Sun Jul 23 04:07:02 EDT 2006

```Matthew Bromberg wrote:
>  > I used what I thought, initially was an elegant contruction technique in
>  > Haskell.  Something like this
>  > do
>  > ...
>  >     sequence \$ [ reffill b s | s <- [0..(fi temits)-1], b <- [0..(fi
> nc)-1]]
>  > ...(push list on to matrix stack)
>
> Try the sequence_ (note the underscore) function, it should be a big win
> here.
> Cheers,
> Spencer Janssen
>

> Now thats interesting.  I can see that this function is more appropriate
> since I do not need to retrieve data from the IO monad,
> but what I don't understand is why it's actually faster.  I will give it
> a try and test it on a large set to see if things change.
> Thanks for the tip.

The best way I have to explain is to pedantically go through how I would try to
understand why it is faster.  I hope this is something useful in this message,
and nothing that is taken as condescending.

Thinking about memory usage and garbage collection in strict language like Java
is tricky, and thinking about them in non-strict Haskell is another layer of
consideration. ( But in this case it will be quite easy to understand from the
code.)  I will look at the code:

1. See that sequence and sequence_ are exposed by Prelude
2. Since that is part of the Haskell 98 definition, google a copy of the
3. Look at "8. Standard Prelude" at
4. Scroll down to sequence and sequence_ to see:

> sequence       :: Monad m => [m a] -> m [a]
> sequence       =  foldr mcons (return [])
>                     where mcons p q = p >>= \x -> q >>= \y -> return (x:y)
>
>
> sequence_      :: Monad m => [m a] -> m ()
> sequence_      =  foldr (>>) (return ())

A more generally useful way to look up the actual ghc source code is:

1. In ghci do ":i sequence" to see it comes from Control.Monad
3. See "Control.Monad" is in the "base" packagage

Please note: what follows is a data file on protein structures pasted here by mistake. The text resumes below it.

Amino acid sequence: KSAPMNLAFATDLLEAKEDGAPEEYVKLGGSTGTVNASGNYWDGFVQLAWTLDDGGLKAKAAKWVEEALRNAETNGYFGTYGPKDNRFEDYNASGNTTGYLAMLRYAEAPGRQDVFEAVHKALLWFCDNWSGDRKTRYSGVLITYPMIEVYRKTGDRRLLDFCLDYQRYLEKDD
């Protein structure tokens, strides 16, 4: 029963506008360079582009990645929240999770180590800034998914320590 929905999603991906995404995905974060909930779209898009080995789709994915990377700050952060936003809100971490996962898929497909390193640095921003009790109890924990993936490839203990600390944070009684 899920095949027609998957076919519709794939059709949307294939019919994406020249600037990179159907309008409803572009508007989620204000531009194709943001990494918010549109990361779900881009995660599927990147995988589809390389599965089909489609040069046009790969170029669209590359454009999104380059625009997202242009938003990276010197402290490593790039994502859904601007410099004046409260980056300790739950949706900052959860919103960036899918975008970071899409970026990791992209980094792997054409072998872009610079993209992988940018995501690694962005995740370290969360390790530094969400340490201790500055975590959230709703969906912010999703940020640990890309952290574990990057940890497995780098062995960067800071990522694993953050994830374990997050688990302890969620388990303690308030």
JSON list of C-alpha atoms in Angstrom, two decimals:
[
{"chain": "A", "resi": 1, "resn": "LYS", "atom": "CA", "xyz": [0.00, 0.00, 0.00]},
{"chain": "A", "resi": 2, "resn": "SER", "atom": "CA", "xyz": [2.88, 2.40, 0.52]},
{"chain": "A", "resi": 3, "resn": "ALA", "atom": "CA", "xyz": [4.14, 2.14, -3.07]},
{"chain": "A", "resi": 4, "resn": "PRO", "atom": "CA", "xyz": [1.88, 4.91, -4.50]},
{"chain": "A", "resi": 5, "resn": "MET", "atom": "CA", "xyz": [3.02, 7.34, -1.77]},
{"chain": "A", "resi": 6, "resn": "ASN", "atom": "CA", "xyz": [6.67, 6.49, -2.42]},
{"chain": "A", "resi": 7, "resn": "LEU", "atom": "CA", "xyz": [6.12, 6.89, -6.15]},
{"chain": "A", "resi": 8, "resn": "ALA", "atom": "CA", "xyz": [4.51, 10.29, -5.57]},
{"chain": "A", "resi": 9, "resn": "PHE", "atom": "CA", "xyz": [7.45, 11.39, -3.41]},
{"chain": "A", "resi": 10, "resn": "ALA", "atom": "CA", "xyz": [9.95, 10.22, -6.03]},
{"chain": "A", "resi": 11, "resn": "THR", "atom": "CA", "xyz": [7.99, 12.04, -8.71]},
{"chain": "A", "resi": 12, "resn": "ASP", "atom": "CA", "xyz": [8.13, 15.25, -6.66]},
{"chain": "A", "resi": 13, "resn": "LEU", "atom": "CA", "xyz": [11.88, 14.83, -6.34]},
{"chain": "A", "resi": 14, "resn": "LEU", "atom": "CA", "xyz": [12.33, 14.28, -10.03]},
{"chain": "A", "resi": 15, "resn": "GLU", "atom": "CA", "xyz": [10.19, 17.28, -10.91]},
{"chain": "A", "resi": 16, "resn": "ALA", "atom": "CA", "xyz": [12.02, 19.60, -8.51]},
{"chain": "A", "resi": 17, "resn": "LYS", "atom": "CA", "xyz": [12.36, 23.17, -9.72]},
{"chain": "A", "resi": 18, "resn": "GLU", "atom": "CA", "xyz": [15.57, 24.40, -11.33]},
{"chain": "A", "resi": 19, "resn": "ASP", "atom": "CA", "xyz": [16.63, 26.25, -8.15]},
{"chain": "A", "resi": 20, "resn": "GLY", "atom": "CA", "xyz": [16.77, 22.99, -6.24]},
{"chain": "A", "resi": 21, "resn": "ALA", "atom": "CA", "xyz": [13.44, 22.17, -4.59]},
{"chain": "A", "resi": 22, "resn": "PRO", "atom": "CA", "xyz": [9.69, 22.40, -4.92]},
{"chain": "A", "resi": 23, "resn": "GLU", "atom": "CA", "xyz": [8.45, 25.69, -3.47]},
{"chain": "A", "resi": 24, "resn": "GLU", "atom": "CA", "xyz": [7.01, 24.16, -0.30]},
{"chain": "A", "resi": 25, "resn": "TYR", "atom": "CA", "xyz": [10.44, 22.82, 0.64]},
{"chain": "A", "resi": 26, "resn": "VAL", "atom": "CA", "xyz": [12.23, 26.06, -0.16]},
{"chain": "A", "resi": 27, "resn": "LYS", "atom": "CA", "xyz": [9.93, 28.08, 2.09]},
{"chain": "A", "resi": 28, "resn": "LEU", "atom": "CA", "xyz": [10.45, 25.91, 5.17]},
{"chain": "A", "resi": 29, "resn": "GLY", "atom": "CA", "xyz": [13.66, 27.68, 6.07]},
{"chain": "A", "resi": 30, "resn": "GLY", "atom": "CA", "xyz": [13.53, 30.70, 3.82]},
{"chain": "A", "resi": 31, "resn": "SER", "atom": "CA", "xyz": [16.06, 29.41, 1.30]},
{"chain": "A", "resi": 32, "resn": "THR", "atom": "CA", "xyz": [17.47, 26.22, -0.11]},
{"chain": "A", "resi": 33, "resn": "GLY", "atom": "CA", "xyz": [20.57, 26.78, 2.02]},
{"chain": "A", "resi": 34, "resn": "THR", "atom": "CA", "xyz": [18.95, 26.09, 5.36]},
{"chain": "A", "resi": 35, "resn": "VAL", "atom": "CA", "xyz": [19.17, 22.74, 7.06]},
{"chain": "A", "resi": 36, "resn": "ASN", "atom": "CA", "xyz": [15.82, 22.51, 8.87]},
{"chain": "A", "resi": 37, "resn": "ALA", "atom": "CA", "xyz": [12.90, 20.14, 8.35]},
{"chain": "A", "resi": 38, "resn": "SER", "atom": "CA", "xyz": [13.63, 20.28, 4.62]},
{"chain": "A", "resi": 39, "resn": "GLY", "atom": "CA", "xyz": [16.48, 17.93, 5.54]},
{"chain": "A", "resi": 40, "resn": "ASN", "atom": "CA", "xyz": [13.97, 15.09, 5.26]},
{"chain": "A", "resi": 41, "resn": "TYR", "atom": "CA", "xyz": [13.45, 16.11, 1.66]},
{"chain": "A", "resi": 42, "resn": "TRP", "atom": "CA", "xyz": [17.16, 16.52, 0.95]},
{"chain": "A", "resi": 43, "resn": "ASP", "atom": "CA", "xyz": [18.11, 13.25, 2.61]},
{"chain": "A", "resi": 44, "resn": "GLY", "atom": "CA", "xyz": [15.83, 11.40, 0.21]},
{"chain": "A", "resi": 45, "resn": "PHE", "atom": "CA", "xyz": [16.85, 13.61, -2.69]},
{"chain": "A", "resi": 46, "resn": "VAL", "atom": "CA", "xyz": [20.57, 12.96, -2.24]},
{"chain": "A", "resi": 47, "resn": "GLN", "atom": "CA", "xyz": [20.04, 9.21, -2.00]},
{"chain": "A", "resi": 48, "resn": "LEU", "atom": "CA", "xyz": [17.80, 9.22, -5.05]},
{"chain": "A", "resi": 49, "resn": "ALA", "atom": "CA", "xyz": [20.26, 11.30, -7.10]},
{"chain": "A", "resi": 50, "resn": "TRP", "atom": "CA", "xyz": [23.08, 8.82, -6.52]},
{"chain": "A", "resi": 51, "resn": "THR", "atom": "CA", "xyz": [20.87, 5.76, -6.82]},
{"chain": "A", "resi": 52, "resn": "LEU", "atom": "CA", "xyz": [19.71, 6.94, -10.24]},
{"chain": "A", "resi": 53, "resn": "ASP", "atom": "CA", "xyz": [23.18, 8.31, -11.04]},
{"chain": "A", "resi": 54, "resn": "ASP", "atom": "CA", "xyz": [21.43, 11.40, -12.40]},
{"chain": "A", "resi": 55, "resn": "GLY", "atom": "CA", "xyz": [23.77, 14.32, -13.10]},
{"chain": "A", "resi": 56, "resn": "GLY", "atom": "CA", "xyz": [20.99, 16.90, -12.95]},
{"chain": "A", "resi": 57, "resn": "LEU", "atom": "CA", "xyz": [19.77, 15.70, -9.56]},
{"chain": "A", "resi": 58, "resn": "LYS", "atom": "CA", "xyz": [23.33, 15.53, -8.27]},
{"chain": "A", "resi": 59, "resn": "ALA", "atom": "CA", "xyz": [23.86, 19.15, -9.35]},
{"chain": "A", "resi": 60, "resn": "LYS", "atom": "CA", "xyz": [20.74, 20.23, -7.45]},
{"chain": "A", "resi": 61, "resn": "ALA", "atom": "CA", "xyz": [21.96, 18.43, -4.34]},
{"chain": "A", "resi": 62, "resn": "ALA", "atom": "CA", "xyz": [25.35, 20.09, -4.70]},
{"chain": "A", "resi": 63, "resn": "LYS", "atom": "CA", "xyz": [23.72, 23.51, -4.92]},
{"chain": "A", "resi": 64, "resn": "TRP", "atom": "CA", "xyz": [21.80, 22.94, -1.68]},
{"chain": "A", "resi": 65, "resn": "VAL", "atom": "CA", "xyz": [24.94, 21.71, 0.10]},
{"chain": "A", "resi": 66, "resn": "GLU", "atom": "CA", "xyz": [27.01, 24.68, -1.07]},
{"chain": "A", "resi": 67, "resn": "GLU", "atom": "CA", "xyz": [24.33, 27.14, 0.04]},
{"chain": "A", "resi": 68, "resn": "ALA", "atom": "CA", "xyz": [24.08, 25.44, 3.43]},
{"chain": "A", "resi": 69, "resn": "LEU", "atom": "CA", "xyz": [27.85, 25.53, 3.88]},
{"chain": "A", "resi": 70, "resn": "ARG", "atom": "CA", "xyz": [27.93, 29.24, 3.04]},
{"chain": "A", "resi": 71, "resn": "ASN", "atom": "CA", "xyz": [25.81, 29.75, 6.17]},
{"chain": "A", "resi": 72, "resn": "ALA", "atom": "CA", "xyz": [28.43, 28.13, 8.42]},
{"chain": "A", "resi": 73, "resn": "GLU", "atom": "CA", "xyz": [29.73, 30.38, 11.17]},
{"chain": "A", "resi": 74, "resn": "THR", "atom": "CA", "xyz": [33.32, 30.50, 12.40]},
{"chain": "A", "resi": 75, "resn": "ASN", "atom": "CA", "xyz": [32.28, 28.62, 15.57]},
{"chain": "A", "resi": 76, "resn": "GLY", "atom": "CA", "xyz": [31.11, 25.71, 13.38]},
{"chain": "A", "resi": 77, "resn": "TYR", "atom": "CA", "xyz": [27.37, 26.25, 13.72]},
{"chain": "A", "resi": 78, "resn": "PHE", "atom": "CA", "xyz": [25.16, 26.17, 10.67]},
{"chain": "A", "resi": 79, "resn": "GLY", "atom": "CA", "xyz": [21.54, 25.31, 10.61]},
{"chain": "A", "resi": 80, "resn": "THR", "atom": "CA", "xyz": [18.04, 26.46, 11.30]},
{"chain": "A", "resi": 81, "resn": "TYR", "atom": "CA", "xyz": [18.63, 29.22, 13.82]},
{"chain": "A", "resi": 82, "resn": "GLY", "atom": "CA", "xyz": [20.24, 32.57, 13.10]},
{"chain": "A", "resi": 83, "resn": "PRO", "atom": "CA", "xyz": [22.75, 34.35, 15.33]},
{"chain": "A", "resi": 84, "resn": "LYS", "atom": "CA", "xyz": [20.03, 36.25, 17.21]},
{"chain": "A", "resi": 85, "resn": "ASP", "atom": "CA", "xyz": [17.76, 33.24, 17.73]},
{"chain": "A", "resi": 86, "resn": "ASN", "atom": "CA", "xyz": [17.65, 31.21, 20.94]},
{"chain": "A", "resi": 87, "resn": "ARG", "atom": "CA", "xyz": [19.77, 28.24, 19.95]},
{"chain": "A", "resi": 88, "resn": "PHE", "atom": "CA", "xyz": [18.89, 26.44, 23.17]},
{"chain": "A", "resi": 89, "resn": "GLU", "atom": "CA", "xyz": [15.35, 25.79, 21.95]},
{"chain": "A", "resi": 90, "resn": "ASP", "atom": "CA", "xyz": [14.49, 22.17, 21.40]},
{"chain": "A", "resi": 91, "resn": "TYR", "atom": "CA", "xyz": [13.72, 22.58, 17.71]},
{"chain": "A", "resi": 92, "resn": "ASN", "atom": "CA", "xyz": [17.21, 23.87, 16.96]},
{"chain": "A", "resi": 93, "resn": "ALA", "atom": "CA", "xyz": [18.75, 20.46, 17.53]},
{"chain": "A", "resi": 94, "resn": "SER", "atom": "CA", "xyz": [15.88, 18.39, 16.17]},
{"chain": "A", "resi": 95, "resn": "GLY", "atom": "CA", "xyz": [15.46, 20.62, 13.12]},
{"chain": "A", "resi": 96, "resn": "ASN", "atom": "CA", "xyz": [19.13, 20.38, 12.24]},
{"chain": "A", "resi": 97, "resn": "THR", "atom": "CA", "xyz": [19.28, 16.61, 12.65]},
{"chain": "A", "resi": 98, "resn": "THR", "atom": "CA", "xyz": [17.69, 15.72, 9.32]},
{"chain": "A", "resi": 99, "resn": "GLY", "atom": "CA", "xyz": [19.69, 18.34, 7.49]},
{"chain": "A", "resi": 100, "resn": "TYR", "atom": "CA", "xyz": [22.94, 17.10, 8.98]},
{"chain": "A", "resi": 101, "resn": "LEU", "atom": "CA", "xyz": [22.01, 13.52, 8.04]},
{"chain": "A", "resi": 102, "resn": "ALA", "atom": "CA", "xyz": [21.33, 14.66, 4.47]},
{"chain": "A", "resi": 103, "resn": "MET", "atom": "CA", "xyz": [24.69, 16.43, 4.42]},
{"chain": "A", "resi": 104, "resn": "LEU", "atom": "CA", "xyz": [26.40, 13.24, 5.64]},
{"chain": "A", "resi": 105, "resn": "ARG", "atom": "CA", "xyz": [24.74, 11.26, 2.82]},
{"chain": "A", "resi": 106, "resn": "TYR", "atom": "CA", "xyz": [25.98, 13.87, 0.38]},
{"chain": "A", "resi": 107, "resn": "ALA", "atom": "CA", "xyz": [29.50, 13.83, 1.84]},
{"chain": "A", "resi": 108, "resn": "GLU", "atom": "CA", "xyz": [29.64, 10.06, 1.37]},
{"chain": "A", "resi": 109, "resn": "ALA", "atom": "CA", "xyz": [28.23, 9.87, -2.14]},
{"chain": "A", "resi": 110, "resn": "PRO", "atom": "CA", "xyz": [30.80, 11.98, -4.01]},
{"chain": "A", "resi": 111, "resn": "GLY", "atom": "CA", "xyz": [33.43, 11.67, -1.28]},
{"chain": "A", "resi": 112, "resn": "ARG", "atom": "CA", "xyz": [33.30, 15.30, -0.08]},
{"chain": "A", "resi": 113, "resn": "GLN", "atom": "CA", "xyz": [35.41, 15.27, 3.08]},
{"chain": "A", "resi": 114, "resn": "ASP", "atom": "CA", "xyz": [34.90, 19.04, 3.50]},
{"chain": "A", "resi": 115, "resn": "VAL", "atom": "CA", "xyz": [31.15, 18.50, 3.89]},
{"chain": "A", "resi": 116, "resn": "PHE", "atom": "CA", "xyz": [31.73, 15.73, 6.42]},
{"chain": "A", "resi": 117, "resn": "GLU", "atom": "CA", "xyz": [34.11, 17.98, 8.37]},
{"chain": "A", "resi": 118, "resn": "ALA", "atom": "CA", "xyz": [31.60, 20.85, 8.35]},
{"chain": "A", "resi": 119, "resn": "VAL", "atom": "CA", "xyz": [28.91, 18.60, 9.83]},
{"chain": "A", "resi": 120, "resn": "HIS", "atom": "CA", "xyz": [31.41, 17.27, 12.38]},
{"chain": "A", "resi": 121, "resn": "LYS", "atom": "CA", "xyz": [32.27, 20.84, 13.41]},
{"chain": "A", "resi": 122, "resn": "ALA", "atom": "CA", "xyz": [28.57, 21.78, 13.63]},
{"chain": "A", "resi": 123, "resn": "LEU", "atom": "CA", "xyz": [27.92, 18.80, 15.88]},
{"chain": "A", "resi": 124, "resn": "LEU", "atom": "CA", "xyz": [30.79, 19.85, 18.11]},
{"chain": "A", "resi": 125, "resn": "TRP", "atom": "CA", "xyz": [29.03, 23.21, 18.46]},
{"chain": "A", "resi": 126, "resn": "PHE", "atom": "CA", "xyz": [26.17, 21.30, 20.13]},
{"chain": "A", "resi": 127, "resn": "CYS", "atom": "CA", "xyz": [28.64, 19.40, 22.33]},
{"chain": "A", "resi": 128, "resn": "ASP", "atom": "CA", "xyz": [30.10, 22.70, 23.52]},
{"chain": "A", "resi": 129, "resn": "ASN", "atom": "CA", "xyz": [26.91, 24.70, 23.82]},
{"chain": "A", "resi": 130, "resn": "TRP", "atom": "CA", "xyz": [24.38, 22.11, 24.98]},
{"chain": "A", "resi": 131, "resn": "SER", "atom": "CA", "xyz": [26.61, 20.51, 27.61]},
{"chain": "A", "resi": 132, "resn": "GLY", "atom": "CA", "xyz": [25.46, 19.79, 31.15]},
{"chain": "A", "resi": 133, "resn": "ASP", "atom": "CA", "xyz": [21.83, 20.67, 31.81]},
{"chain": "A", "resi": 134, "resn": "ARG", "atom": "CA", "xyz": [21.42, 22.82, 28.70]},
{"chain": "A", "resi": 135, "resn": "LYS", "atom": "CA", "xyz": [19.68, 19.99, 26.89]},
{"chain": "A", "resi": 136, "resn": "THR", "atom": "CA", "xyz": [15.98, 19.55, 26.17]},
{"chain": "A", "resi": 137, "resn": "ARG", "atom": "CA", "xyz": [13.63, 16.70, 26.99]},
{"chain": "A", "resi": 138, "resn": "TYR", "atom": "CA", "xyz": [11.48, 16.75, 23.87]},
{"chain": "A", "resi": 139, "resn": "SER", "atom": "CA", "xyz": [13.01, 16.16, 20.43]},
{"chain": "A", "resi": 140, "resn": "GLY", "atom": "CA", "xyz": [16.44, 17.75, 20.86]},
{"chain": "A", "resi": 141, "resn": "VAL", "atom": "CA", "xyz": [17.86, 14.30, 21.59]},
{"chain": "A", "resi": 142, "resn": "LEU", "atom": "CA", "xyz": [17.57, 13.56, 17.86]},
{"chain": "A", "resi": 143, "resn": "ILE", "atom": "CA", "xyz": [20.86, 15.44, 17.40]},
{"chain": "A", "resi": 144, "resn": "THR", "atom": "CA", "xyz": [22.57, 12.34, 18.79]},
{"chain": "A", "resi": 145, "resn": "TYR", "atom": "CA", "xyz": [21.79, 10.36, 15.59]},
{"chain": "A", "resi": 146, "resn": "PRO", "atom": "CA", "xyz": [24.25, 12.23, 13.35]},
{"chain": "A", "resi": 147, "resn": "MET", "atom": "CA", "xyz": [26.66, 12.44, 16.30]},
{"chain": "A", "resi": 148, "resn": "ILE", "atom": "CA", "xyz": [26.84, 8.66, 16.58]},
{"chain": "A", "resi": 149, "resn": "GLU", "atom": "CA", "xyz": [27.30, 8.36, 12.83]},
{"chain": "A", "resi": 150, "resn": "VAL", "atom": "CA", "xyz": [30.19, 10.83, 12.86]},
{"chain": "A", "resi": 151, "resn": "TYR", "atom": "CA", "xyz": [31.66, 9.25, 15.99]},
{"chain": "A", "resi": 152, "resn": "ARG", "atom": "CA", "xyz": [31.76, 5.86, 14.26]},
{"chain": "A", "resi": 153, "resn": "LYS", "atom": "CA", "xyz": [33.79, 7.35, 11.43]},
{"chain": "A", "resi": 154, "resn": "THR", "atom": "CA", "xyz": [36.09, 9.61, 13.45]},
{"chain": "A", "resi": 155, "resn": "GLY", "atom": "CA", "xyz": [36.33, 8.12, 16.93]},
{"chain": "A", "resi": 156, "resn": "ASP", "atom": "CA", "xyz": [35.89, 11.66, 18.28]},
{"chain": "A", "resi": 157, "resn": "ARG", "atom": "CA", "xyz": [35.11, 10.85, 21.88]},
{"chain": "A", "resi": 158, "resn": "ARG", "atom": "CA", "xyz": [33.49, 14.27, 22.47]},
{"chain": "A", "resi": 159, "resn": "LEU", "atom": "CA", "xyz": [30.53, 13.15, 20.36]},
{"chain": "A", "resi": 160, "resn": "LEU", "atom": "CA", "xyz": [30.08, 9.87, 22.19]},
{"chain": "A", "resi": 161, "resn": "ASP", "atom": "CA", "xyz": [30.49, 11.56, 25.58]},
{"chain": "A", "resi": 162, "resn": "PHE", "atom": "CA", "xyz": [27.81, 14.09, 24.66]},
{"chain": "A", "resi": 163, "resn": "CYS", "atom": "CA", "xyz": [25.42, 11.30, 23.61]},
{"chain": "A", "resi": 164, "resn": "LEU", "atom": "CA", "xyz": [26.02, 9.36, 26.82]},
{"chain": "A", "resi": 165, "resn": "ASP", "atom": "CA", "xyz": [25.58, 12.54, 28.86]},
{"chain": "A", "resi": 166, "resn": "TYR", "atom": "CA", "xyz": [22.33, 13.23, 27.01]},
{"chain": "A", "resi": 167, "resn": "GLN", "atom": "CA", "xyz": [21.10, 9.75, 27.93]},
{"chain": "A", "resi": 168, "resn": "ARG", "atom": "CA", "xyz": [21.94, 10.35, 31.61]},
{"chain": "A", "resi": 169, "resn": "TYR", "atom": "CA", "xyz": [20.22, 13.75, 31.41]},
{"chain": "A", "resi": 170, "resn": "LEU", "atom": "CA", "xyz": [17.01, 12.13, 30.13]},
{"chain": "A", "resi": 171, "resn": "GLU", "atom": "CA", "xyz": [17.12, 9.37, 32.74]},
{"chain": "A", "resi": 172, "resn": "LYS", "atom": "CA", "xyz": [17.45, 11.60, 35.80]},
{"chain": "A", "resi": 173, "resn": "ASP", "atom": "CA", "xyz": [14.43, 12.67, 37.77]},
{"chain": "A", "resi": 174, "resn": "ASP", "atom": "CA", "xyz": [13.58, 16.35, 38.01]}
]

4. Browse through http://haskell.org/ghc/ to "Developers(Wiki)" and "Getting the
6. Browse to "Control" and "Monad.hs" to
7. Scroll down to sequence and sequence_ to see:

> -- | Evaluate each action in the sequence from left to right,
> -- and collect the results.
> sequence       :: Monad m => [m a] -> m [a]
> {-# INLINE sequence #-}
> sequence ms = foldr k (return []) ms
> 	    where
> 	      k m m' = do { x <- m; xs <- m'; return (x:xs) }
>
> -- | Evaluate each action in the sequence from left to right,
> -- and ignore the results.
> sequence_        :: Monad m => [m a] -> m ()
> {-# INLINE sequence_ #-}
> sequence_ ms     =  foldr (>>) (return ()) ms

The implementation code is only 1 or 2 lines, and reveals it is just really
useful shorthand for a right fold.

Right folds are notorious for being bad memory consumers when they are strict in
the second argument of their accumulation function.  And indeed this is the
problem in this case.

Looking at sequence_ first, since it is simpler:  It essentially says to put
(>>) between all the elements of the list of IO actions which is equivalent to
putting the actions one after another in "do" notation.  It never needs to
remember the result of any of the actions, so the garbage collector will
occasionally run and destroy the intermediate results.  Those intermediate
results may pile up in memory as dead references, so the gc might clean them
only after they (or something else) cause memory pressure.

Now look at sequence, and remember that the Monad m here is Monad IO.  The IO
monad runs in a strict manner.  Consider " do { x <- m; xs <- m'; return (x:xs)
}" which could have been written

sequence ms = foldr k (return []) ms
where
k m m' = do
x <- m
xs <- m'
return (x:xs)

sequence [a,b,c] = foldr k (return []) [a,b,c]

can be expanded via the foldr definition and some syntactic sugar as

a `k` (b `k` (c `k` return []))

can be expanded via the `k` definition and some syntactic sugar as

do
x <- a
xs <- (b `k` (c `k` return []))
return (x:xs)

So you can see the return value of a is x.  Then it goes and computes the rest
of the sequence for b and c while holding onto the reference for x.  The "return
(x:xs)" line is later and also refers to x, which means x is live instead of
dead, so the garbage collector will not remove it.

The same analysis applies to the values returned by b and c.  All the
intermediate values are live until the first `k` executes the "return" statement
with all the values.  This is why the memory usage is maximal.

The problem was created by the IO Monad evaluating the b and c strictly once "xs
<- (b `k` (c `k` return []))" was encountered.  The use of sequence with a
different Monad which was lazy instead would have different evaluation order and
memory usage.  In particular "Control.Monad.ST.Strict" and
"Control.Monad.ST.Lazy" have opposite behaviors in this regard.

Other things I notice from the code:

sequence and sequence_ work with any Monad, which should make one curious about
what they are good shorthand for in non-deterministic monads like List.  They
are also just as handy in Maybe / Either / etc...